I just bought the new version of OS X, and I want to use a drive on my Dapper Drake (Ubuntu 6.06.1 LTS) file server for Time Machine. Is there any way to do this?
I hate to be the bearer of bad news, but the answer is no:
Apple advertises that their backup utility Time Machine will work with a local drive, a USB attached drive, or even a network drive. However, all of these drives must be in some way connected (for now) to an OS X Leopard desktop or server installation. Now, I didn't just take Cupertino's word for it, I actually tried to get this to work myself. Heck, it is how I spent most of my Sunday! If you're interested, here are the steps I followed:
- I took a USB drive and formatted it for HFS+ on my MacBook Pro and then used diskUtil from Terminal.app to disable journalling (diskUtil disableJournal /Volumes/DRIVE) on the drive. Newer Linux kernels, even when compiled for HFS+ support, will not mount an HFS+ drive as read/write with journaling enabled for fear of corrupting the journal. Believe me, this can corrupt the data. Apple has stated that Time Machine will only work with journalling turned on, but I can confirm from a Leopard-to-Leopard test with the same USB drive that Time Machine works just fine with journaling turned off as well.
- I turned on Time Machine briefly in order to prepare the drive. Time Machine does not format the drive, but it does place several files and folders at the root:
drwxr-xr-x 1 akutz akutz 6 Oct 29 00:34 .AppleDB/ drwxrwxr-x 1 akutz akutz 3 Oct 29 00:34 .AppleDesktop/ drwxrwxr-x 1 akutz akutz 4 Oct 29 00:34 .AppleDouble/ dr-xr-xr-t 1 akutz akutz 2 Oct 29 00:18 .HFS+ Private Directory Data?/ drwx------ 1 akutz akutz 3 Oct 29 00:19 .Spotlight-V100/ d-wx-wx-wt 1 akutz akutz 2 Oct 29 00:26 .Trashes/ -rw-r--r-- 1 akutz akutz 0 Oct 29 00:19 .com.apple.timemachine.supported drwx------ 1 akutz akutz 5 Oct 29 00:25 .fseventsd/ -rw-rw-r-- 1 akutz akutz 6.1K Oct 29 00:34 :2eDS_Store drwxrwxr-x 1 akutz akutz 3 Oct 29 00:34 Network Trash Folder/ drwxrwxr-x 1 akutz akutz 3 Oct 29 00:34 Temporary Items/
Some forums posters are reporting that you just need the file '.com.apple.timemachine.supported' on the drive for Time Machine to work, but I have not tested that theory since it was easier to just do a real preparation with my Mac laptop.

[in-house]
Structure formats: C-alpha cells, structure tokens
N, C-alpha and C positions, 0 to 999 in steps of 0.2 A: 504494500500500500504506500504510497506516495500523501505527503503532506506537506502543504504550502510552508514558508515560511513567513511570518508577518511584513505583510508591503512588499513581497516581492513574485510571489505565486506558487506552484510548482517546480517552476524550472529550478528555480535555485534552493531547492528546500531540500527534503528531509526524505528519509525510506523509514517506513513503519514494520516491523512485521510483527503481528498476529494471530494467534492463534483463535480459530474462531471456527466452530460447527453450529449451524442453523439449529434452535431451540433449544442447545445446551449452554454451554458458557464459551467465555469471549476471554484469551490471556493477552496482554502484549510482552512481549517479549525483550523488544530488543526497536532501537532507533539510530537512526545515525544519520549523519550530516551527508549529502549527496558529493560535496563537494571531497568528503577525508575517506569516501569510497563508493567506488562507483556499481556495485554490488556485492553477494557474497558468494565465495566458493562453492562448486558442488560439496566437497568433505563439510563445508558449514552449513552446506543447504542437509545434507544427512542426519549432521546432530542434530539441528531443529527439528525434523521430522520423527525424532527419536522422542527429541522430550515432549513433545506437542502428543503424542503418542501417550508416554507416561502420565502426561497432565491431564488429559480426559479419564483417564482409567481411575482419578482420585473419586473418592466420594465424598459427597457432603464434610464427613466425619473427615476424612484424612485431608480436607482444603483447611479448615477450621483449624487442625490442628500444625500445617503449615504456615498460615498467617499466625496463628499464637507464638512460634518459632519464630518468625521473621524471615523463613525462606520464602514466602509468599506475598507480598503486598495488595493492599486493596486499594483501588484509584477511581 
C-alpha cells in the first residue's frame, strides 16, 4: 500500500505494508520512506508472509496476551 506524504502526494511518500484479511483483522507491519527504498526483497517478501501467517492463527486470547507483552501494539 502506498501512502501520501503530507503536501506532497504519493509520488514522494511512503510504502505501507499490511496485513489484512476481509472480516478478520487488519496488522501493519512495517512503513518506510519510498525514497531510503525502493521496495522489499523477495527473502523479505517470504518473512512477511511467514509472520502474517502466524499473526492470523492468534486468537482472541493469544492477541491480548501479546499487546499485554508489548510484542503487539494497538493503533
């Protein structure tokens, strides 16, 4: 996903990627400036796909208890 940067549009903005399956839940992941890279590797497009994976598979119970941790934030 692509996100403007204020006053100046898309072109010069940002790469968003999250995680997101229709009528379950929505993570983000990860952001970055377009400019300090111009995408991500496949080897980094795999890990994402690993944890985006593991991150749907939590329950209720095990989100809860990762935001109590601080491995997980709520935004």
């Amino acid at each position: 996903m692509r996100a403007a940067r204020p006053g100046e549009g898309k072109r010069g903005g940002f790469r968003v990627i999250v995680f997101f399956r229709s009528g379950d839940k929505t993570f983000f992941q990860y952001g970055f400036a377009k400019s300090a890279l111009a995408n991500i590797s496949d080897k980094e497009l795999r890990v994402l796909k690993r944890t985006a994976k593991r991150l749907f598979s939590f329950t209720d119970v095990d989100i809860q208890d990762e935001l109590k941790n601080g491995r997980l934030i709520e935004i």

- I took the same USB drive and plugged it into my Dapper server and then mounted it at /media/time_machine with 'mount -t hfsplus /dev/ sdf1 /media/time_machine'.
- I checked dmesg and /var/log/syslog for errors, and the drive seems to have mounted fine.
- I set the ownership on the drive to be that of my normal user account with 'chown -R akutz:akutz /media/time_machine'.
- I followed the instructions on how to install Netatalk (AFP) on Ubuntu with encrypted authentication in order to compile Netatalk with SSL support on Linux. Netatalk is the package that provides Apple File Protocol (AFP) support for Linux. Apple has stated that Time Machine will only work over AFP. Some forums posters are claiming that Time Machine works on NFS and SMB as well, but I have tried this in a Leopard-to-Leopard test and it did not work for me.
- I edited the file /etc/netatalk/AppleVolumes.default and added the line at the end '/media/time_machine "Time Machine"' so that the USB drive would be exported via AFP.
- I restarted netatalk with '/etc/init.d netatalk restart'. This takes a very long time.
- I successfully tested my connection to the USB drive via AFP from my Mac to my Linux file server. Everything seems to be in working order..
- Unfortunately, after all of this, Time Machine fails to see the drive.
I am sure some enterprising person will get this working in the near future. I have been playing with tcpdump this morning in order to see if I can figure it out myself. In the process of testing I also confirmed that Time Machine does not see drives attached to your AIrport Extreme. Another disappointment.
I guess it's time to go buy a Mac Mini.
Dig Deeper on Linux server distributions
Related Q&A from Andrew Kutz
A user wonders how well Ubuntu will serve him/her in terms of stability, and gets release recommendations from an expert.continue reading
This expert's insights will help you make a decision whether to use Ubuntu remote backup.continue reading
Learn about an emerging product that aims to decrease time spent fixing dependencies.continue reading
Have a question for an expert?
Please add a title for your question
Get answers from a TechTarget expert on whatever's puzzling you.